Weekly Pricing Pulse: Chemical prices surge, pushing the MPI high
Our Materials Price Index (MPI) increased 1.6% last week, it's sixth gain in seven weeks. As has been the case for much of May's rebound, however, the rise was not broadly based: only five of the MPI's ten subcomponents rose, four fell and one stayed flat. Chemical prices were the driver behind last week's rise, increasing 8.0%. Excluding chemicals, the MPI would have fallen.
Ethylene prices surged last week, increasing over 16% as several steam crackers experienced outages, while reports surfaced that more units are about to go off-line. Propylene markets also experienced tightness last week, pushing prices higher; the Energy Information Agency reported that total inventories were at a five-year low for May. The rebound in chemical markets last week marked a stark contrast to conditions seen earlier this year. The question is whether chemical prices - along with the wider commodity complex - can sustain the strength of the last two months.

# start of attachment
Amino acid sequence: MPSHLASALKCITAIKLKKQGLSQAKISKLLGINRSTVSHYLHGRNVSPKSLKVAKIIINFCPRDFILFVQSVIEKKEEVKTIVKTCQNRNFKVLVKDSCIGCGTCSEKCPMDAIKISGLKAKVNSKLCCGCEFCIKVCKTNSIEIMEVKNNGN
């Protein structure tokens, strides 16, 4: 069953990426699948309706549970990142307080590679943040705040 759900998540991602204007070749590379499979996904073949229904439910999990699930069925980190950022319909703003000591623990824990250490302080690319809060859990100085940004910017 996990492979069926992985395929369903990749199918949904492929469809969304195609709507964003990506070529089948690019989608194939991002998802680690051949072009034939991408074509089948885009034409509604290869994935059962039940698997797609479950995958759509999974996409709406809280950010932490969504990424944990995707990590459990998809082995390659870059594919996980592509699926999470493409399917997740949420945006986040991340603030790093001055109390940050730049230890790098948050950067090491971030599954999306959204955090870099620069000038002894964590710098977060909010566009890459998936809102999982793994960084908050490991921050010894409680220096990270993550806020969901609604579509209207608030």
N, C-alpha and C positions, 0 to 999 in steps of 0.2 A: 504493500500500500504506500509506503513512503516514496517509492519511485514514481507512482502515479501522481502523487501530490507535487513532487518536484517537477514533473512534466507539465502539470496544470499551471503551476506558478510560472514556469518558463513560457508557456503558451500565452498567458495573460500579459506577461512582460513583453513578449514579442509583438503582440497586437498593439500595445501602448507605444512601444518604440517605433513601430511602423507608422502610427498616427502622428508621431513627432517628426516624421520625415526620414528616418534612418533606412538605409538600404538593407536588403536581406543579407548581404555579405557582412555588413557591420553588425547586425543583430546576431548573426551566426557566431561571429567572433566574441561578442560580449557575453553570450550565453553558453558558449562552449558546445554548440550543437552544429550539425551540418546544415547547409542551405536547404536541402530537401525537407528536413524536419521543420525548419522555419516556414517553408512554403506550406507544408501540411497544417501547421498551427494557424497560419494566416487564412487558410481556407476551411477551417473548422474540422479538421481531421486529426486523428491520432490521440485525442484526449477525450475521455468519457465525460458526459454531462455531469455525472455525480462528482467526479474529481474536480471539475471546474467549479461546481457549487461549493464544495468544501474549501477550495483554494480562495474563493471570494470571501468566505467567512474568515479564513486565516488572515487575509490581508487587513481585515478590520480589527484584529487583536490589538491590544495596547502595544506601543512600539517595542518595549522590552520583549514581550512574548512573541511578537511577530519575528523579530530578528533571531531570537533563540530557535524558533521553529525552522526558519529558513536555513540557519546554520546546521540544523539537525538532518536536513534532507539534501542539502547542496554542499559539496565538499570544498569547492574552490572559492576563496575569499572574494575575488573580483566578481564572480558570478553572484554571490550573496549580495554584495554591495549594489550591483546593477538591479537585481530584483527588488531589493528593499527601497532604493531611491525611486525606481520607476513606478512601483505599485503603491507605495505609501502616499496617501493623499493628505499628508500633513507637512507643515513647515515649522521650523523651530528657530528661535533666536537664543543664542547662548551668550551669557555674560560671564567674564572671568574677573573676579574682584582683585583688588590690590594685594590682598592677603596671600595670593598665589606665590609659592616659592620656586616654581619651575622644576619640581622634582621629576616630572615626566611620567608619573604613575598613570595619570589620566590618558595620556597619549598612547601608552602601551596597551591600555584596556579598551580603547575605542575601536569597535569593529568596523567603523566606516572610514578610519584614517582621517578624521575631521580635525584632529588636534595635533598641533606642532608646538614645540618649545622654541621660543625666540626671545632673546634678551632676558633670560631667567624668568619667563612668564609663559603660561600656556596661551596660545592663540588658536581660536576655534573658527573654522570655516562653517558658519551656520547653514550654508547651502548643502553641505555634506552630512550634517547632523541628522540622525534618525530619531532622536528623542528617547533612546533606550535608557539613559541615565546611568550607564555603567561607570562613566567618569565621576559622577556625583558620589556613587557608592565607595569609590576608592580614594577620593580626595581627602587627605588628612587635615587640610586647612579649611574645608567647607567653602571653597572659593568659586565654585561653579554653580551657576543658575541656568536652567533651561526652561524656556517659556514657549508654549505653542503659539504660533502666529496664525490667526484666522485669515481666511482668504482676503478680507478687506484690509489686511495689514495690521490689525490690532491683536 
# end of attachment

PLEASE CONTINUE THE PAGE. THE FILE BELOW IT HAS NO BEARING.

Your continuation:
Recent macroeconomic data releases have shed light on this question, suggesting that pressures may be reaching a peak. The Eurozone PMI Composite Flash report showed that growth lost momentum in May, registering its weakest level in eighteen months. We also see some softness in the Chinese economy, as evidenced by a slowdown in industrial activity. In contrast, business activity in the United States remains robust; May's US PMI Composite Flash report jumped to 55.7, signaling a continued vigorous expansion. Strength in the US economy can present a double-edged sword to commodity prices, however; it will boost raw material demand, but will also act to strengthen the US dollar and provide support for the Federal Reserve's policy of steady, gradual interest rate increases. Thus, June's FOMC meeting looms large. An expected interest rate increase while bond markets remain unsettled due to Italian political turmoil promises volatility ahead.
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